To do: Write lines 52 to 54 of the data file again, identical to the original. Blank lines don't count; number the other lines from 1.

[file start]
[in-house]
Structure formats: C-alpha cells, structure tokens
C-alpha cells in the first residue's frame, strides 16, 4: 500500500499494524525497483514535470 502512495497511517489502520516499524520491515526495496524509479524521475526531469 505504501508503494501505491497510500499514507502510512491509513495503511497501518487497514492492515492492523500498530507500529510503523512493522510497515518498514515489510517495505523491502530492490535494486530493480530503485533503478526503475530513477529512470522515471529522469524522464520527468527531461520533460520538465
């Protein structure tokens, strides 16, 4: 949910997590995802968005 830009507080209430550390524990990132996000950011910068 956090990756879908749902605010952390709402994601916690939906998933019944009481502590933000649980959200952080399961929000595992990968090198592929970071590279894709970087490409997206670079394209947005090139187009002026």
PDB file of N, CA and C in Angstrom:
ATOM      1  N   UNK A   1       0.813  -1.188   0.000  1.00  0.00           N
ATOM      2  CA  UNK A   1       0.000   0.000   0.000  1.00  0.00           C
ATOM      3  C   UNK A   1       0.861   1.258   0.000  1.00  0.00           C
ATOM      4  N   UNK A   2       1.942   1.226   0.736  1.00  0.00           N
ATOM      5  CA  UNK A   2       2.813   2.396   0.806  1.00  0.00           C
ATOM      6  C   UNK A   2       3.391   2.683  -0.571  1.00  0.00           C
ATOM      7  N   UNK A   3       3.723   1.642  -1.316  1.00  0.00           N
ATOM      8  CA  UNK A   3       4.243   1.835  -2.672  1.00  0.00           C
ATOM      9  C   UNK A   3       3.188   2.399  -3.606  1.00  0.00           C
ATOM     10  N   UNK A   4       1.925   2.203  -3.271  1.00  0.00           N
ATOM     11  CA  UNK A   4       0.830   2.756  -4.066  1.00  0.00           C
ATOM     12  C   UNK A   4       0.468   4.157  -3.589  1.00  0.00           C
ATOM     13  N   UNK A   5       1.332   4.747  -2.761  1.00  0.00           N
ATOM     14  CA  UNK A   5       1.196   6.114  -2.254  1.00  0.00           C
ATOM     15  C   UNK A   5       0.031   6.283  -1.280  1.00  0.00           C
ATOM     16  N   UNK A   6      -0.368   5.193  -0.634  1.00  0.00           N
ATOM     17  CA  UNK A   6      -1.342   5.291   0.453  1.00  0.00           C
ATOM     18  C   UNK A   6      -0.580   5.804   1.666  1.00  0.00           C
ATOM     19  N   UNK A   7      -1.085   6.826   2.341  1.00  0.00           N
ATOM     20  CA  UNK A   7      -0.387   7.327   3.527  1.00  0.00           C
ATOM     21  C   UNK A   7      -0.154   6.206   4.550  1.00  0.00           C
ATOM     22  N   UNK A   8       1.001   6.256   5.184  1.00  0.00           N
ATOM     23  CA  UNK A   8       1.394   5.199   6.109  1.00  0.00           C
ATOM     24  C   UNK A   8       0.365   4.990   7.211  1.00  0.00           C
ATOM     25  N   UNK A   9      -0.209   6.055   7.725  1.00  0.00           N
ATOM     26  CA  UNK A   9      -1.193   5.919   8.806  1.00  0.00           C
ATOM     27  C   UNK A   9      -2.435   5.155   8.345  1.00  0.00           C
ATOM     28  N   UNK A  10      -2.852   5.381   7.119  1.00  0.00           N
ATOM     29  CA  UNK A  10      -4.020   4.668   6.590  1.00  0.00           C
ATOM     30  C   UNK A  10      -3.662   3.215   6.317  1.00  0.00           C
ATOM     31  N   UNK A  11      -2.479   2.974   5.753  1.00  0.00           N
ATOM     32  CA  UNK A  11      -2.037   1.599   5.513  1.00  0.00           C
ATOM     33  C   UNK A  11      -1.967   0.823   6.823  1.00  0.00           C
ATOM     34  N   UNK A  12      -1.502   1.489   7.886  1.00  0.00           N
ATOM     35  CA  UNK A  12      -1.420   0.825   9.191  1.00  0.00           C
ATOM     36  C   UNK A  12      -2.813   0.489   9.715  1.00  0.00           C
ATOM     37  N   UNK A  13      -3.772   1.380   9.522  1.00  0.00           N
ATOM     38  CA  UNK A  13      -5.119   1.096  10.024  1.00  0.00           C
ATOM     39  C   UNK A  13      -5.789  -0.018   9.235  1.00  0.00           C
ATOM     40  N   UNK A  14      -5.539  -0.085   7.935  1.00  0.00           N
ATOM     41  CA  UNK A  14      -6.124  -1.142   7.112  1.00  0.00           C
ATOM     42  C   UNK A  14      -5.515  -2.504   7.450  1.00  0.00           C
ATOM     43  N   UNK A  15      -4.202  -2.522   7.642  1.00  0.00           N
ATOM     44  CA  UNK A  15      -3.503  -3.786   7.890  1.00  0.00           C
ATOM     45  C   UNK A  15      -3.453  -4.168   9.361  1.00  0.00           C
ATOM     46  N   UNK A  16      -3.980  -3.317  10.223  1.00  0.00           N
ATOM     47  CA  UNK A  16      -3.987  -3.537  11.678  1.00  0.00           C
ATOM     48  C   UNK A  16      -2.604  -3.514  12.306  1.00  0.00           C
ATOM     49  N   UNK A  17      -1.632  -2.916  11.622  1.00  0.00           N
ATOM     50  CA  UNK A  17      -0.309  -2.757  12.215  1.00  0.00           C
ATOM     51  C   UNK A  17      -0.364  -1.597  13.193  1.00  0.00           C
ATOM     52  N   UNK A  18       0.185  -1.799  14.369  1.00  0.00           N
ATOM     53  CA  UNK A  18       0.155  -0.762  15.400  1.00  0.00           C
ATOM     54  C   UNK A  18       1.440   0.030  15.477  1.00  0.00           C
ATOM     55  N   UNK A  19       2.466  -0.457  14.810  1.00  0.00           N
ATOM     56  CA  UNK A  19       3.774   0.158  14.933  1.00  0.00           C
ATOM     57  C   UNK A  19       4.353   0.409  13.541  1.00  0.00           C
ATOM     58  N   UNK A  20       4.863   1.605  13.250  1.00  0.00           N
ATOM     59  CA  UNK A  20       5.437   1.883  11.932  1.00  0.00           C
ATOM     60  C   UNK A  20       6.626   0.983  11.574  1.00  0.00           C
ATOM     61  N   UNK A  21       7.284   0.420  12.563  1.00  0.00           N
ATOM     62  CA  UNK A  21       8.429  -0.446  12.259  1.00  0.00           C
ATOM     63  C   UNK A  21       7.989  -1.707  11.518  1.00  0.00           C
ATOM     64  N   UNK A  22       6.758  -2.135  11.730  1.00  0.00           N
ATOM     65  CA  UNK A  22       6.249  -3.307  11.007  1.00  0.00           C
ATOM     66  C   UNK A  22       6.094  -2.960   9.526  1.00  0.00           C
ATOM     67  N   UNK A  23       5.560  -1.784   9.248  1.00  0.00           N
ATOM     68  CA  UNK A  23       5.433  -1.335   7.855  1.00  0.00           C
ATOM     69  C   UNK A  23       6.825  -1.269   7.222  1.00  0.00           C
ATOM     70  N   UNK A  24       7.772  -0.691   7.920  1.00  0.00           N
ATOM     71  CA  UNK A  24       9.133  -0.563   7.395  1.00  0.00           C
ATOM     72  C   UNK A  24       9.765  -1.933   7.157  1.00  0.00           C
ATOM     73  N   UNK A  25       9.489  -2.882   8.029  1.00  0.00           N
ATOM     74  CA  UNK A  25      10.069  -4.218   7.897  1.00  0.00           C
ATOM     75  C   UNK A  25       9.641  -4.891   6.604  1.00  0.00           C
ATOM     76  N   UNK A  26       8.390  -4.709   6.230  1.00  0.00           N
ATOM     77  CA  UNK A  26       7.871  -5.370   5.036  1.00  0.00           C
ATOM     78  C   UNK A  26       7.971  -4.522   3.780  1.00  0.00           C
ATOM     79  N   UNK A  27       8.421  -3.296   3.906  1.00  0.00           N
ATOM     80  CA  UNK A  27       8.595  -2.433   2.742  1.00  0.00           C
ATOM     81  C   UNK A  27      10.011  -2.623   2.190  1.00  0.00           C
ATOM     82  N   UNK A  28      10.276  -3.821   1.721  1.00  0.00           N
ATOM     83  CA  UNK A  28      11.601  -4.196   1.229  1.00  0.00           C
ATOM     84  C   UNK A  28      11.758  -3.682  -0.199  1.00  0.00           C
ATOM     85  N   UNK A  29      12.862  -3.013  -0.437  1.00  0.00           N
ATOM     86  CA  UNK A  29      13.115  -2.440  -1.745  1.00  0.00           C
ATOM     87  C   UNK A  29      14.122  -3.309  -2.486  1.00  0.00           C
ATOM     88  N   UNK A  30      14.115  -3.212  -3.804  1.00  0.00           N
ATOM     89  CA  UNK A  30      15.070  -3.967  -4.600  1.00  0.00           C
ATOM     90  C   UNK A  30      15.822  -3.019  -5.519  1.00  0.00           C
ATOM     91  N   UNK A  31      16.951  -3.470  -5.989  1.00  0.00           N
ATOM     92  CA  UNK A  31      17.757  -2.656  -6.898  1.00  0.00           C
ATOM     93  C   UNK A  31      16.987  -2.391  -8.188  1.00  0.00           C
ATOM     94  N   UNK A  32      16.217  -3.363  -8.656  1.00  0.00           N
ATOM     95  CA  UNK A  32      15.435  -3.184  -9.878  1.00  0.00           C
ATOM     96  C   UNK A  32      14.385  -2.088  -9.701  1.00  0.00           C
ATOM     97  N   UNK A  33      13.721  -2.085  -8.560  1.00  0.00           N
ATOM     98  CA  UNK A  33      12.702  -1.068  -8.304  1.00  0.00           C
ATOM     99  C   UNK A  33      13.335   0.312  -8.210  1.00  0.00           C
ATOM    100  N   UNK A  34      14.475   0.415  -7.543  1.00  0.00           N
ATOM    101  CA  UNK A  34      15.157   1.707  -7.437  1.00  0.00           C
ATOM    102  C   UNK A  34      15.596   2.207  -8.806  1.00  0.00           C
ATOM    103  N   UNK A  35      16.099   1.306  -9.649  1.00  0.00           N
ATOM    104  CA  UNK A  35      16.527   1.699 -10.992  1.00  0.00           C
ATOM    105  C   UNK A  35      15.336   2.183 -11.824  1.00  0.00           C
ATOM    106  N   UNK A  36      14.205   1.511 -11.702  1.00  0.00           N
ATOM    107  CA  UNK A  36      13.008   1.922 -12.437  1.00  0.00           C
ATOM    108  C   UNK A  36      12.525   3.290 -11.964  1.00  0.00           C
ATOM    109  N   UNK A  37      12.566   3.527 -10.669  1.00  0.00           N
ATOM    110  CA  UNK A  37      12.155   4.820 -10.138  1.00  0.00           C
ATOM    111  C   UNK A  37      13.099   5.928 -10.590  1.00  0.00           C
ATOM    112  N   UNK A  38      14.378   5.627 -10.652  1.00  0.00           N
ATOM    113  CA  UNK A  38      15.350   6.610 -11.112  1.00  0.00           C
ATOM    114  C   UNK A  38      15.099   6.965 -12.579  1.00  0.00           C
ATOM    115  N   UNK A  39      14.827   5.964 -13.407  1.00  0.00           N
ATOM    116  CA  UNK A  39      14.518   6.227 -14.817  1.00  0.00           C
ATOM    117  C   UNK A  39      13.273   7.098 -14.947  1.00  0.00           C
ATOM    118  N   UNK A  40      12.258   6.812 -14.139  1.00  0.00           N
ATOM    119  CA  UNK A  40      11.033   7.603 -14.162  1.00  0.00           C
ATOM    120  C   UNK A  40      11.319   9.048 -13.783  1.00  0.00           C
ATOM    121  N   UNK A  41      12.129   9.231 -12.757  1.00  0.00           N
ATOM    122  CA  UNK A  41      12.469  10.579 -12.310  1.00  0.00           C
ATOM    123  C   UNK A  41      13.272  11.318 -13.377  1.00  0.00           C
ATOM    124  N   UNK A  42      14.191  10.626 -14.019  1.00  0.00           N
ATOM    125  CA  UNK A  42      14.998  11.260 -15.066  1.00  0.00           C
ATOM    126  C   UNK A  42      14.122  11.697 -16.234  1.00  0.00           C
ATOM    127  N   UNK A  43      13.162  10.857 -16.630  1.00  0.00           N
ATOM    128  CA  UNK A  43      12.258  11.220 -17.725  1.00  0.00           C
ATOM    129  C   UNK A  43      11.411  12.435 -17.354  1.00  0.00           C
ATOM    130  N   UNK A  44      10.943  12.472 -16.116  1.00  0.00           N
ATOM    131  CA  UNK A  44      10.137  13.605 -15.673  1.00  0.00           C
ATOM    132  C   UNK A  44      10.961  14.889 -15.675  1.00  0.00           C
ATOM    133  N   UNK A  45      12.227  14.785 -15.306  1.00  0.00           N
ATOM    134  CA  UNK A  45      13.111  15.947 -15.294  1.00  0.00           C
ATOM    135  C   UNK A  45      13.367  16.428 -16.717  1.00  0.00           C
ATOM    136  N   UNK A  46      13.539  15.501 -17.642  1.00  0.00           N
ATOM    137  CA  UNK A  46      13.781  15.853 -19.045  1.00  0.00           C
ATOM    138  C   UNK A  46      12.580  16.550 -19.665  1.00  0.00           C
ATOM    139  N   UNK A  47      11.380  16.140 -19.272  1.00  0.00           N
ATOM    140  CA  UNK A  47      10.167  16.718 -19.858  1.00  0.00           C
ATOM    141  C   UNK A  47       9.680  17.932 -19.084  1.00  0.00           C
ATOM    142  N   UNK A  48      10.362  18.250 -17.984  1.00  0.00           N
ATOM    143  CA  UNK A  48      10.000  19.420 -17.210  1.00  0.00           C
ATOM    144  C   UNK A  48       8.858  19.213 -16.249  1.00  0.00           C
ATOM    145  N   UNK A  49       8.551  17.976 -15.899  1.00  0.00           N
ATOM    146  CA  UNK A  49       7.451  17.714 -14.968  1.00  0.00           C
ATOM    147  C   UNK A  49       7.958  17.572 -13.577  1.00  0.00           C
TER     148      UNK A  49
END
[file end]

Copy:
ATOM     47  CA  UNK A  16      -3.987  -3.537  11.678  1.00  0.00           C
ATOM     48  C   UNK A  16      -2.604  -3.514  12.306  1.00  0.00           C
ATOM     49  N   UNK A  17      -1.632  -2.916  11.622  1.00  0.00           N